It’s good to see M. Night Shyamalan return. With the release of SPLIT, the once-famous-and-then-despised filmmaker has made two quite good films in a row (the other being THE VISIT), and audiences are beginning to acknowledge his talents as a filmmaker never left him. After a string of badly-reviewed and notorious genre films, Shyamalan is back.
But we can all remember it vividly, can’t we? That time when M. Night Shyamalan was the go-to name for all things awful and misguided? From the release of THE VILLAGE in 2004 all the way through the release of AFTER EARTH in 2013, Shyamalan’s films were all objects of widespread, wolfpack-like mockery, and the man’s name was synonymous with cinematic blunder. The critics were harsh, and the geeks even harsher. There are people who, to this very day, wince when they talk about THE LAST AIRBENDER, or the ego-stroking LADY IN THE WATER. And I have met no one who has bothered to defend — or even attempt to defend — his 2008 film THE HAPPENING.
As of this writing, THE HAPPENING enjoys an inauspicious 18% approval rating on Rotten Tomatoes. It has been the subject of parodies and the object of ire to numerous “cranky critics.” Filmgoing culture seems to see THE HAPPENING as one of the most risible and laughable horror movies ever made. To anyone who makes that claim, I boldly (and confrontationally) declare that you haven’t seen enough horror movies, and also — dare I say it? — THE HAPPENING is actually an okay movie.
There. I said it. THE HAPPENING is not bad.
The film’s premise seems to be a point of contention, so I’ll start there in my defense.
Throughout the world there seems to be a bizarre rash of suicides: without warning, people grow despondent, insane, and promptly take their own lives with whatever’s at hand. There are numerous scary sequences where people stab themselves with hair pins, cut their wrists with shattered glass, and in one gruesome sequence, feed themselves to hungry lions. There is no expression on the victims’ faces — just cold logic. Why are people killing themselves?
It’s eventually revealed that the plants and trees of the world are reacting adversely to humanity: the environment has become so polluted that plants are releasing a self-defense toxin into the air that drives the threat away — and as a result, it drives humans to insanity and death. This toxin essentially inverts humans’ survival instinct.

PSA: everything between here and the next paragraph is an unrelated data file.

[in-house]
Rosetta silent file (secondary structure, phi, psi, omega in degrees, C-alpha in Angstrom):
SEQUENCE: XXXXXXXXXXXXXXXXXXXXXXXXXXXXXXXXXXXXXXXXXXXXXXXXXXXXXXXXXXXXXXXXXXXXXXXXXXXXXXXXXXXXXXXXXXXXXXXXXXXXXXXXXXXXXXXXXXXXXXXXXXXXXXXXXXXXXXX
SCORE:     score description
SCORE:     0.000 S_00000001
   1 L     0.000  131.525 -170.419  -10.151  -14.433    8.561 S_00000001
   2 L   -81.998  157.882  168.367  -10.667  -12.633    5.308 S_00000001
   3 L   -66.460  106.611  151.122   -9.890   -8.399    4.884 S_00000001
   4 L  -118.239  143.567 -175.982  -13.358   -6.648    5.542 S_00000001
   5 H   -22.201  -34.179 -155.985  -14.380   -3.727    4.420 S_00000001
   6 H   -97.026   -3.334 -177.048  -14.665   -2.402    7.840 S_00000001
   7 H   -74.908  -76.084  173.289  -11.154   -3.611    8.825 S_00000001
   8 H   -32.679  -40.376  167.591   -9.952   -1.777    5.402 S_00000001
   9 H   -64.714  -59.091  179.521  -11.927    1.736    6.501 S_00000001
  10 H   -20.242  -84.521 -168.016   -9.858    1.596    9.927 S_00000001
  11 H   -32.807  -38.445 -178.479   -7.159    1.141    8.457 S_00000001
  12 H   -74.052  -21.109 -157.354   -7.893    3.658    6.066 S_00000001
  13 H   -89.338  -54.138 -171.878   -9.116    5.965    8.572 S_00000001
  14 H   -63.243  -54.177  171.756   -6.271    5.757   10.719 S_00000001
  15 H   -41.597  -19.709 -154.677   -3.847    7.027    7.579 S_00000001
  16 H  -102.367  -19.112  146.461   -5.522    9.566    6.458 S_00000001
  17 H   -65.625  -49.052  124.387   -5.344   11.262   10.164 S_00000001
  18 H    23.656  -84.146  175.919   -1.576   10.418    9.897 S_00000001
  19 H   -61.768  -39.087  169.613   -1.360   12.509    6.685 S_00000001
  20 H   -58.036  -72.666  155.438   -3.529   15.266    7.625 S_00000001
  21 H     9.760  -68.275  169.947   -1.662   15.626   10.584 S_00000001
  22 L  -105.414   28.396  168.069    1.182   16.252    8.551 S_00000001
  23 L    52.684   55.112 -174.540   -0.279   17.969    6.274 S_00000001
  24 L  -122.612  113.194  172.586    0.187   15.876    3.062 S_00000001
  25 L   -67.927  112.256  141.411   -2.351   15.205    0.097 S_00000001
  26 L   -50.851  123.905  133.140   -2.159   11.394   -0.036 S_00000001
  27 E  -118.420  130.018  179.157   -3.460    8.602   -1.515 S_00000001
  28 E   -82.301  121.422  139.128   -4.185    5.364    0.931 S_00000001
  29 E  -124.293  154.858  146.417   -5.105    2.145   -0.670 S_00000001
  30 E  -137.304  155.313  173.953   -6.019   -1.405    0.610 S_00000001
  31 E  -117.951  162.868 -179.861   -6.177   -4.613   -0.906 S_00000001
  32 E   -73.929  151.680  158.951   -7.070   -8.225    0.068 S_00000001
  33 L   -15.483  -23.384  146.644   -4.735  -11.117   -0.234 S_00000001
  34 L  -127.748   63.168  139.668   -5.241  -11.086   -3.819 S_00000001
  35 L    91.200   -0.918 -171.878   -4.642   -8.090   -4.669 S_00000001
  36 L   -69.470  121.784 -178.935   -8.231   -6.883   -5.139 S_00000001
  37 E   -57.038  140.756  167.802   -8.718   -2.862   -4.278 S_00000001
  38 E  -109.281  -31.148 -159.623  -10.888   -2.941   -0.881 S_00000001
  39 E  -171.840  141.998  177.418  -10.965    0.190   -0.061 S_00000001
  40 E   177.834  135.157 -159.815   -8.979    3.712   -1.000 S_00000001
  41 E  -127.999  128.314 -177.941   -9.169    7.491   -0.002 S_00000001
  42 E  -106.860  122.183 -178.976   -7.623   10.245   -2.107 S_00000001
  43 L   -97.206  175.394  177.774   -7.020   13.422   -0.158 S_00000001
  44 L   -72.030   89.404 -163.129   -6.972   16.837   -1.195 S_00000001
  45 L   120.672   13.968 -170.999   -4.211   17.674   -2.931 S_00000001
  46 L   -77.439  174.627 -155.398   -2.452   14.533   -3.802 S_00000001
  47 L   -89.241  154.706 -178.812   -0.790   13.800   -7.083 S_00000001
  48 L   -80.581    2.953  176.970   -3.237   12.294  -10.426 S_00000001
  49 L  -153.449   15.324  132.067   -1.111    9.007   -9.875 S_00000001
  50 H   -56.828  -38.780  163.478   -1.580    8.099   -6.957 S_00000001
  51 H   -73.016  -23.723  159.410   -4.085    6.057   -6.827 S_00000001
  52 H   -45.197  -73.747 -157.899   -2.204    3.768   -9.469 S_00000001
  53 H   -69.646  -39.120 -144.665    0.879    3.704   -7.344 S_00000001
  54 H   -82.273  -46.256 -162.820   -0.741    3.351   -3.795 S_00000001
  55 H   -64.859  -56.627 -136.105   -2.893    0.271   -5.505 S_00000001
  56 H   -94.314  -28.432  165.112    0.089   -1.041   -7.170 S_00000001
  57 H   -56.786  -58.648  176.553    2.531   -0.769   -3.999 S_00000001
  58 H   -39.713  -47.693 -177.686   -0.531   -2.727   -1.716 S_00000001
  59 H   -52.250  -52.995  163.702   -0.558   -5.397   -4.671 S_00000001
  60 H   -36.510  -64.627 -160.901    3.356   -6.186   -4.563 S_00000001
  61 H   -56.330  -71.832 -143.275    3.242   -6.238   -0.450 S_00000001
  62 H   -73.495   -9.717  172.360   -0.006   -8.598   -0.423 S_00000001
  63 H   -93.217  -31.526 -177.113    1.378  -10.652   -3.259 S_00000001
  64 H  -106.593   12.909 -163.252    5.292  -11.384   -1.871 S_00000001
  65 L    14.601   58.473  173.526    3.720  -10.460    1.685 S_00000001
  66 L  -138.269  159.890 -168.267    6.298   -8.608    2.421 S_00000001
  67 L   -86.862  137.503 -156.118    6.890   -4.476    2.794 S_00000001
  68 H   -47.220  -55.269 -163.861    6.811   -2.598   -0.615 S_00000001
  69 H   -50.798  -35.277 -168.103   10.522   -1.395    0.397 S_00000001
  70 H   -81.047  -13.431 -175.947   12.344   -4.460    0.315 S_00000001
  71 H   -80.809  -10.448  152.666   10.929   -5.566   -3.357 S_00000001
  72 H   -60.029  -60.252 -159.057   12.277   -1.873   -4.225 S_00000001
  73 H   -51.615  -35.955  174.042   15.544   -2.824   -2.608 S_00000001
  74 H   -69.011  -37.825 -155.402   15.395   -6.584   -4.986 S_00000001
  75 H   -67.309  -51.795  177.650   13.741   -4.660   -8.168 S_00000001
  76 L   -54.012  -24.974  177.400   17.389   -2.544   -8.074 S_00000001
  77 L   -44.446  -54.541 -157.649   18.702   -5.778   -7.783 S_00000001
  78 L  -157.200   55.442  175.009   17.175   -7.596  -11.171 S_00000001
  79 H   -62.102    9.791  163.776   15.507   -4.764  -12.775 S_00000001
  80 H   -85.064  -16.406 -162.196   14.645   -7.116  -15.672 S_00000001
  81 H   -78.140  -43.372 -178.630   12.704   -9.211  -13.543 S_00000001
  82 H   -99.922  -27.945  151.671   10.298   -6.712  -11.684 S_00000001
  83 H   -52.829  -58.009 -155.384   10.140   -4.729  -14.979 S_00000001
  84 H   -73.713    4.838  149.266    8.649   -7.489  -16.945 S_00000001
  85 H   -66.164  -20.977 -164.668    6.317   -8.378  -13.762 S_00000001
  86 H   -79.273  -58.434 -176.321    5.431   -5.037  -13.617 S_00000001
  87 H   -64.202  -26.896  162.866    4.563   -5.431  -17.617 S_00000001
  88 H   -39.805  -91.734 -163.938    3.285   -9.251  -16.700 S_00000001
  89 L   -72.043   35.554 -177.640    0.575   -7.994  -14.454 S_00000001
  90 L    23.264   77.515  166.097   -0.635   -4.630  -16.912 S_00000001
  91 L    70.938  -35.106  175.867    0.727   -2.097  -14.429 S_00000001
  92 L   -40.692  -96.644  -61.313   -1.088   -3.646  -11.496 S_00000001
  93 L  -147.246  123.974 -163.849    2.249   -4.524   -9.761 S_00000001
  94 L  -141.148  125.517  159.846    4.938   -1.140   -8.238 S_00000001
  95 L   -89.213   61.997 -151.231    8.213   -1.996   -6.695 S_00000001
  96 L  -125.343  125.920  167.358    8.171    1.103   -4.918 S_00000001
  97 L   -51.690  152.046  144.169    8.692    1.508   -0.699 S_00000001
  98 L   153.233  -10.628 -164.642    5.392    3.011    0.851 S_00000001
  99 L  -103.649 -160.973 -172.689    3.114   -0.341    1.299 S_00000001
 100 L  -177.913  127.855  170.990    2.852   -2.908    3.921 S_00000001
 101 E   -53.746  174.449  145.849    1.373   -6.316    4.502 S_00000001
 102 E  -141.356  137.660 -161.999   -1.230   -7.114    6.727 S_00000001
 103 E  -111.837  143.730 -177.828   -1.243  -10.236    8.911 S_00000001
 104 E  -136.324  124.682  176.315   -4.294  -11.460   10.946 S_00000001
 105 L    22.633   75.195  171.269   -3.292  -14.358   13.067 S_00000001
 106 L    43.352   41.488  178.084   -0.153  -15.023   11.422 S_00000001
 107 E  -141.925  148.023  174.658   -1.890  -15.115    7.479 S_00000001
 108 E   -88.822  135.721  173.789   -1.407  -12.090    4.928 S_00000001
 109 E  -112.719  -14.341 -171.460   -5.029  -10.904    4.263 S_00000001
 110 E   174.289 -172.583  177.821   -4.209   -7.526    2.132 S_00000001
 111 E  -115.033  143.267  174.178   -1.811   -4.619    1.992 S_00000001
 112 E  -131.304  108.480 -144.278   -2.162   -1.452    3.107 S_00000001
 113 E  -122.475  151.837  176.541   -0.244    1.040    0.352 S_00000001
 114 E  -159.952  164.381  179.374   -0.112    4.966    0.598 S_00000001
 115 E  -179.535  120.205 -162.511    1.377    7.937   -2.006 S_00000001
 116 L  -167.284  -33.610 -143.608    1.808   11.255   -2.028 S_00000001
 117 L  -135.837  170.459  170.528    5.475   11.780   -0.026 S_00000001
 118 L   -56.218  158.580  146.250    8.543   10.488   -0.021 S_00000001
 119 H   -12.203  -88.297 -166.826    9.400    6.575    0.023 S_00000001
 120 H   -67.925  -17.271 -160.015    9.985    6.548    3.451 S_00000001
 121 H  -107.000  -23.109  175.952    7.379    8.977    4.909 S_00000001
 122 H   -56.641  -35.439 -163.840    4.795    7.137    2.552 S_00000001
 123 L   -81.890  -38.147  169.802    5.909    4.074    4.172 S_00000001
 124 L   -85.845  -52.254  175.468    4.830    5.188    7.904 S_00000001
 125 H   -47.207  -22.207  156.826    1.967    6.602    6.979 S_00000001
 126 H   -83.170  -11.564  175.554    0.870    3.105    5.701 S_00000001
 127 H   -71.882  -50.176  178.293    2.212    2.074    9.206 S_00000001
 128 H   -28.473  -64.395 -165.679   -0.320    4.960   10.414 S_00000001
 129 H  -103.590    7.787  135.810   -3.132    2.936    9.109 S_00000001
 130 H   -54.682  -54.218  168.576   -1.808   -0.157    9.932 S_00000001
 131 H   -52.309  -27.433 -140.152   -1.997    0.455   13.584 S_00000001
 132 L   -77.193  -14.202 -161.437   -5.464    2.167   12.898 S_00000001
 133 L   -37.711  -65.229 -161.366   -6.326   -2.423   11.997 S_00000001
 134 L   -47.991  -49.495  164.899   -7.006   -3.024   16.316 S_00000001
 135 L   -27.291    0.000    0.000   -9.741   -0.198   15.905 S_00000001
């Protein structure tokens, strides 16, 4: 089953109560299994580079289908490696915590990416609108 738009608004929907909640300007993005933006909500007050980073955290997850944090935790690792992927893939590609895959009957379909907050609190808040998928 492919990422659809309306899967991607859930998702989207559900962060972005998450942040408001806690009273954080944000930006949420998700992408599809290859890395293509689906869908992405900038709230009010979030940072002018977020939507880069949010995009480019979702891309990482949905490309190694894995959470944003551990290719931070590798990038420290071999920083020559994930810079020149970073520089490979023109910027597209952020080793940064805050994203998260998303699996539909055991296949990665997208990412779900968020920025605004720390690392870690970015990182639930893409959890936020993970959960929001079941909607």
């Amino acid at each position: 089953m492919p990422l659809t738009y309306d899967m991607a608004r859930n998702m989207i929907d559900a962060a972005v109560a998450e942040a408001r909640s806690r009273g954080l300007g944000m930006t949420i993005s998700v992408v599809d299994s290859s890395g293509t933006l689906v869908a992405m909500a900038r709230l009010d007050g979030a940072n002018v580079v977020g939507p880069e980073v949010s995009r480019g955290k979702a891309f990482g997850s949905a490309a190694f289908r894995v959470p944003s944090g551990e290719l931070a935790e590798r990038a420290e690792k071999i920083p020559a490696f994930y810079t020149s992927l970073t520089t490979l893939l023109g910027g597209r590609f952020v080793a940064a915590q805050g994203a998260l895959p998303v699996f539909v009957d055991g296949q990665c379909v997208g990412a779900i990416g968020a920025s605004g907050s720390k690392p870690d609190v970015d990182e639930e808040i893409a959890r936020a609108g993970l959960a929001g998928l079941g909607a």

This is, as explained in the movie, based in fact: there are indeed plants who, when threatened, can release chemicals that make attackers go insane and kill themselves. There was even an interview in Wired magazine, released when the film came out, clarifying the science and explaining that some plants do indeed release damaging toxins when their environment suddenly changes. Not all plants do this, of course, and the science is merely the jumping-off point for a fantasy horror film (very akin to the way Shyamalan treats Dissociative Identity Disorder in SPLIT), but there’s enough actual science involved to make the film seem believable as a cautionary tale.
Indeed, THE HAPPENING is most effective as a cautionary tale: It’s hard to make humans’ impact on the Earth’s environment seem urgent and scary without the discussion — rather unfortunately — devolving into partisan politics. Films that tackle the topic tend to be either post-apocalyptic fantasies (THE DAY AFTER TOMORROW), or stern, finger-wagging documentaries (THE 11th HOUR; AN INCONVENIENT TRUTH). Shyamalan attempted — and, in my eye, largely succeeded — in turning humanity’s casual abuse of the planet into the fodder for an effective thriller that addresses the problem on a global scale. Who’s the monster in THE HAPPENING? Is it a single mutated creature? And where does it take place? Is it a single outpost in the Arctic? No. The monster is all living plant life, and the setting is the whole world. The most casual, often ignored objects around us — fucking trees — are now a threat. There’s something kind of terrifying about that.